We like to believe we’re a culture of tolerance and understanding. We’re in the land of ideas.
Mercifully—at least in Australia—the days of being imprisoned for disagreeing with those in power are long gone. Also gone is the risk of torture and inquisition, the fear and hushed tones of dissident thought, the clandestine press and underground resistance movements. Now we live in a world of freedom—freedom of speech, freedom of information, freedom of choice, of love, of cult and association … but do we really?
In parliament, every strident right-winger is a bigot, every contrary left-winger a naive bleeding heart. In the media, conservative measures are ‘cruel’ and progressive strategies are the ‘devil’s work’. In our schools, conservative Christian families are backward, stone-age embodiments of discrimination and intolerance, and Muslim families are rife with gender discrimination and child abuse.
The language that surrounds our critical account of the world is persistently subjective—an appeal to emotions. The first reaction to any argument is moral indignation. Financial policies, for example, are seldom assessed for their economic viability rather they are pre-emptively judged against our noble, if abstract, concepts of ‘compassion’. Social policies are subjected to ‘tolerance tests’ rather than being judged on the quality of the argument or their potential to actually address a problem.
Philosophers may argue, and some surely do, that subjective appeal is an intrinsically human tendency, but this narrowing of the public debate can only result in the ad hominem delusion.
Ethical judgements focus on the arguer—the speaker. By attacking our interlocutor—ad hominem—we attack their character. We brand them shallow, stubborn, intolerant, cruel or dishonest (words that frequently punctuate parliamentary ‘debate’) instead of examining and refuting the premise, evidence and conclusions of the arguments.
Aristotle introduced the three-fold scheme of persuasion—rhetoric—as comprising ethos (character) logos (logic and sound argument) and pathos (emotional appeal). The problem with ad hominem is that it never goes beyond pathos: moral judgements are used to elicit audience anger, outrage or disdain for the opponent. Logos is completely foregone and the speaker’s ethos is founded on a logical fallacy only as strong as the audience’s sympathy.
The ad hominem delusion is an unsubstantiated claim in itself. By judging the character of an opponent, we are judging their motives, but motives are subjective and unmeasurable. How, for instance, can a ‘cruel tax increase’ be judged ‘cruel’? We may well claim that the increase is under-researched or omits income assessments; we may characterise the increase as having an inaccurate estimation of public benefit, of evident bias in consultation or of shortcomings in financial analysis. But our ‘cruelty’, is our opponent’s ‘sustainable’ or ‘realistic’. The argument becomes stranded in a battle of emotive terms rather than progressing through a constructive debate.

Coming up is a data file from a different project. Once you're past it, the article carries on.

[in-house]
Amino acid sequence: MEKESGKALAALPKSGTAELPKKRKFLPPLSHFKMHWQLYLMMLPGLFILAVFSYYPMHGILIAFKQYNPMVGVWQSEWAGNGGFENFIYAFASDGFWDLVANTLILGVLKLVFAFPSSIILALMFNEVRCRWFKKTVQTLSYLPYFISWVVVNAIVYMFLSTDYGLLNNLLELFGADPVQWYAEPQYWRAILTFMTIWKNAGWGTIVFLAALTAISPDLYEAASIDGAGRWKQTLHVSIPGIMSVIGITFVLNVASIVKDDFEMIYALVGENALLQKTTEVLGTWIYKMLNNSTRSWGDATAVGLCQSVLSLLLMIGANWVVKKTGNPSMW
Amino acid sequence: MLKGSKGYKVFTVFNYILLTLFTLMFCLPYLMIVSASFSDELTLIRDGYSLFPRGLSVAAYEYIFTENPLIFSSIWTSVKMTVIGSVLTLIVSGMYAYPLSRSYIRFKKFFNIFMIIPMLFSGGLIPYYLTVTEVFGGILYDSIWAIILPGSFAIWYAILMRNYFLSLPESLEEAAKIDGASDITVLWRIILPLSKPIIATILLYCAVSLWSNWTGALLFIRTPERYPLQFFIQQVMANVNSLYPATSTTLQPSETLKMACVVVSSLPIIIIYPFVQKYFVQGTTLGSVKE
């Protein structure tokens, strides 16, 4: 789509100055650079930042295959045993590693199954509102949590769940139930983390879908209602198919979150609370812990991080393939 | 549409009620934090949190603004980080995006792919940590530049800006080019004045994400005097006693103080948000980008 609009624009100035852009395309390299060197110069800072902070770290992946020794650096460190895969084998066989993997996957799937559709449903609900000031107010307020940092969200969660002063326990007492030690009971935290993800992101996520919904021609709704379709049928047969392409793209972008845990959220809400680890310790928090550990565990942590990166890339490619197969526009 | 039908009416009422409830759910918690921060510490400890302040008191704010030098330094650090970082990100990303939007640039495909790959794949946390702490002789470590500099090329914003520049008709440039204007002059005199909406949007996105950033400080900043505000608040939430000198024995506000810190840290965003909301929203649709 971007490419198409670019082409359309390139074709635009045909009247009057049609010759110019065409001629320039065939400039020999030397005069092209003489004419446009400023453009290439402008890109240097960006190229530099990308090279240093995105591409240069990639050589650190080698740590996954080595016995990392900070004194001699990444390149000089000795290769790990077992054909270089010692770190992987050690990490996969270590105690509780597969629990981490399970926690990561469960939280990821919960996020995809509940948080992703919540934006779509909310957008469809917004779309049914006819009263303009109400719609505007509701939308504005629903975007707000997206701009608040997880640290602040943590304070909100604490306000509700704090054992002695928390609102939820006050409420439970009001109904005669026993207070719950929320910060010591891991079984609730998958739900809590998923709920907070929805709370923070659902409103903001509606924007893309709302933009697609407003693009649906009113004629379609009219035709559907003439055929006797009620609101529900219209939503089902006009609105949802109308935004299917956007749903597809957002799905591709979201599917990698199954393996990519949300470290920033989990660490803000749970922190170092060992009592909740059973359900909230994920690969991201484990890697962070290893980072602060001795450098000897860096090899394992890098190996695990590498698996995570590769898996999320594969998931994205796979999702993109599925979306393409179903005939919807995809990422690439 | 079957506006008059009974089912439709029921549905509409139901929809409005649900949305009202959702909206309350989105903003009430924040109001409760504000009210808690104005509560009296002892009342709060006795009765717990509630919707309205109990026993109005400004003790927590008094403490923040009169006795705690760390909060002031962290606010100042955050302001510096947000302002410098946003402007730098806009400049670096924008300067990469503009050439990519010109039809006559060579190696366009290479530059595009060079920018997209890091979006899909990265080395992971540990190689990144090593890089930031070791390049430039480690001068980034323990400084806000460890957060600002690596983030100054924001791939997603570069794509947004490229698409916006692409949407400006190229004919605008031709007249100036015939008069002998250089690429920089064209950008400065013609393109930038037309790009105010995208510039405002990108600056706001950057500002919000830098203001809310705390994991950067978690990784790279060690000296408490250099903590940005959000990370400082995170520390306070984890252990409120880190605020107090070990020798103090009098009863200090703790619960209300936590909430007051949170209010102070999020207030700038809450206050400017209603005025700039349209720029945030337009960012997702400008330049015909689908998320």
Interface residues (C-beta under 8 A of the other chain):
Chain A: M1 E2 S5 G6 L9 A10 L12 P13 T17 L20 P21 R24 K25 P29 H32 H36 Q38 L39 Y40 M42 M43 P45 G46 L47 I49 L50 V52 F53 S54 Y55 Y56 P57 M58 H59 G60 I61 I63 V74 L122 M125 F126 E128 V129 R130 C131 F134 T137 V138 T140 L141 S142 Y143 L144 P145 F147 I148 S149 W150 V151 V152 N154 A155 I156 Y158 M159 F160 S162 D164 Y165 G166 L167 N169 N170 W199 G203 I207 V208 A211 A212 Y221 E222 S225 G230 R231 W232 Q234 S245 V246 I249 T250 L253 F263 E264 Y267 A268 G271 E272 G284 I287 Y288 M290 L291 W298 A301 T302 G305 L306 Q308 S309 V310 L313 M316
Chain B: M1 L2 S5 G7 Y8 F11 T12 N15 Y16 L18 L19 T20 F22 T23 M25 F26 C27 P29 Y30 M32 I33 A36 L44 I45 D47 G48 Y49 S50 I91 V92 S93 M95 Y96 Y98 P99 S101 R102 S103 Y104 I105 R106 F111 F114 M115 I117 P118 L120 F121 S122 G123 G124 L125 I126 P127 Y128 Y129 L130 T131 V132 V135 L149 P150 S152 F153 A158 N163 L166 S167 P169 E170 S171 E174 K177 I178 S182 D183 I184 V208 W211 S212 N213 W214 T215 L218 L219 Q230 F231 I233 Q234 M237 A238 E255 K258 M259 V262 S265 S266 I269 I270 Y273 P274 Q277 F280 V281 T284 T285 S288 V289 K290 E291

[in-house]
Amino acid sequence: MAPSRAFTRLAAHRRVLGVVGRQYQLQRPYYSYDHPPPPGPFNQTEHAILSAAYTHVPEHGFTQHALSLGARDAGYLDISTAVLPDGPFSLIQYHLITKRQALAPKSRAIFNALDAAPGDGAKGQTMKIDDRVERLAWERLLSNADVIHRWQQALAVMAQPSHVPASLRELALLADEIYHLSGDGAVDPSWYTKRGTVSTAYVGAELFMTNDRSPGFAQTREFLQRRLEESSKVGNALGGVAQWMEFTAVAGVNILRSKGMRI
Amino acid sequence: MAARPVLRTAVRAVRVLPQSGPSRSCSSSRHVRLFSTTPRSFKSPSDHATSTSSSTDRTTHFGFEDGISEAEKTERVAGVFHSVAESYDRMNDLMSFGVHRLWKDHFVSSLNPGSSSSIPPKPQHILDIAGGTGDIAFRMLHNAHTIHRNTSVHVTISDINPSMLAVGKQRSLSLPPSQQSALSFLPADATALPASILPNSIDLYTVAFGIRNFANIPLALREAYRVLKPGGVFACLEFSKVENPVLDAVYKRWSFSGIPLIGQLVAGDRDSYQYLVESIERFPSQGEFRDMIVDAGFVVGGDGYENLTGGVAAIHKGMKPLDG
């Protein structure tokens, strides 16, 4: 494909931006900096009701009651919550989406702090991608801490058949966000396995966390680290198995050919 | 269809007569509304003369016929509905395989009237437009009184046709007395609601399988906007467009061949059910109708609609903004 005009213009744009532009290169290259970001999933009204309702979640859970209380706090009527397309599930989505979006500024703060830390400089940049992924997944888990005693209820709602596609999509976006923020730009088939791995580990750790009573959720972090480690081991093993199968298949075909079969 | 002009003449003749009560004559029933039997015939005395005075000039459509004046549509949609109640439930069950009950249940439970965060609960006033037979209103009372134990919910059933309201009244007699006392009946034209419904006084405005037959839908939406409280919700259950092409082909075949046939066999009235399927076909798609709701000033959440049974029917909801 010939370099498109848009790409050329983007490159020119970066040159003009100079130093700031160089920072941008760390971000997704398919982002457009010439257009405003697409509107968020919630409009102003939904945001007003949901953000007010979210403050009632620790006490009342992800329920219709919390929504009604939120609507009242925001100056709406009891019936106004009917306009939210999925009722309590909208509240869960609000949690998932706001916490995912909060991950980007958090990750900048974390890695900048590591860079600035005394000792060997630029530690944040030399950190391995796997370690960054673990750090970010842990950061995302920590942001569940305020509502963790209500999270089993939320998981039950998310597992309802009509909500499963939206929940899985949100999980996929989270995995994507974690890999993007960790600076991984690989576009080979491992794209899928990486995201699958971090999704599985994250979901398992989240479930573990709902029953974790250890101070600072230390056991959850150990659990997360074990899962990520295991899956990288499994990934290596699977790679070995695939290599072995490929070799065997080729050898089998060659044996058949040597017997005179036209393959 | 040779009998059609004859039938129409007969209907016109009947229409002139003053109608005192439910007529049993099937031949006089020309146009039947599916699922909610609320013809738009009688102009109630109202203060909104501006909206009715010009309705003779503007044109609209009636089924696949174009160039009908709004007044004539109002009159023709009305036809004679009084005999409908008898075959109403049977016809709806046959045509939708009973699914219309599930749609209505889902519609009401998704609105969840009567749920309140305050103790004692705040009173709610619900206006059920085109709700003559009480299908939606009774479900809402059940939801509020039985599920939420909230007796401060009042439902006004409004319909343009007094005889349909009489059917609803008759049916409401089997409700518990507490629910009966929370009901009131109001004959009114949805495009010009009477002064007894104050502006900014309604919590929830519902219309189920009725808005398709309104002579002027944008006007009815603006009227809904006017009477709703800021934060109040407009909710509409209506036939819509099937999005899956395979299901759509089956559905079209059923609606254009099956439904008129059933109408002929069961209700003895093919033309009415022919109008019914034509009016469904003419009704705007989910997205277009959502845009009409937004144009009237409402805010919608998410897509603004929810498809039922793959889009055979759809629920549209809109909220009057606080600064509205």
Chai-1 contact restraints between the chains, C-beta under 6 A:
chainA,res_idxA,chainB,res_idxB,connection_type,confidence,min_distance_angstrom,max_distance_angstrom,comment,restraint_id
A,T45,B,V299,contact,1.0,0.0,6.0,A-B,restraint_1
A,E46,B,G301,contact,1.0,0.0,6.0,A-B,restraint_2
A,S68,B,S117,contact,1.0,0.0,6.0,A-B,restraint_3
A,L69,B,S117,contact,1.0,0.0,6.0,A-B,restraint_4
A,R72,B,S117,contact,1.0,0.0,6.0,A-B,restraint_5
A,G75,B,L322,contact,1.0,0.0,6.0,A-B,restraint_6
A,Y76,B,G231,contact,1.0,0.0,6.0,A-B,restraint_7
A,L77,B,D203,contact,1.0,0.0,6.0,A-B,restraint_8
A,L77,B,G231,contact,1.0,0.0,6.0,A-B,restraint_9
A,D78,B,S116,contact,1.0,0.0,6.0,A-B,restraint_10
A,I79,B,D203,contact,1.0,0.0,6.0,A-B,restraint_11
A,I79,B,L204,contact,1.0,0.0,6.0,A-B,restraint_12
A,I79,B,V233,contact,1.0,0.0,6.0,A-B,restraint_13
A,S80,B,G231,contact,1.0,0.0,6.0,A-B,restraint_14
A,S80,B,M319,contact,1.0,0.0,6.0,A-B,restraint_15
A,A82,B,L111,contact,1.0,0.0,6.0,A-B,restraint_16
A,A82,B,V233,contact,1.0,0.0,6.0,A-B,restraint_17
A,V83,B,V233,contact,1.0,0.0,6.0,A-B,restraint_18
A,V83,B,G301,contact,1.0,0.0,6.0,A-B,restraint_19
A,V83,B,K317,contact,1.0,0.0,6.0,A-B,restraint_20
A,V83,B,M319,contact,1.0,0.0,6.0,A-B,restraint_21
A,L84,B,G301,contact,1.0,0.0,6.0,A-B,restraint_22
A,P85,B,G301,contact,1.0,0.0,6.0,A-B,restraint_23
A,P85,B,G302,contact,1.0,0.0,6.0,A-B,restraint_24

For more effective, relevant and adequate policy to be devised and implemented, we must start changing our debating culture—start focusing on ideas, solutions, research and evidence—and demand media and politicians follow suit. We need to shift our persuasion techniques from ‘ad hominem’ to ‘ad argumentum’—addressing the argument. Our analysis must stop focusing on our politicians, representatives, allies or opponents and turn rather to ideas, substantiation, evidence, analysis and true, constructive consultation.
It is laudable that pathos—compassion and loyalty—guides our identification of problems, but to build compelling, relevant and effective arguments we need logos and ethos to underpin the political discourse. We need the structure and coherence of logos and the consistency, credibility and authority of ethos.
You can read more on this issue in ‘Culture is a cruel mistress‘ by Ethos CRS’s John Preston.
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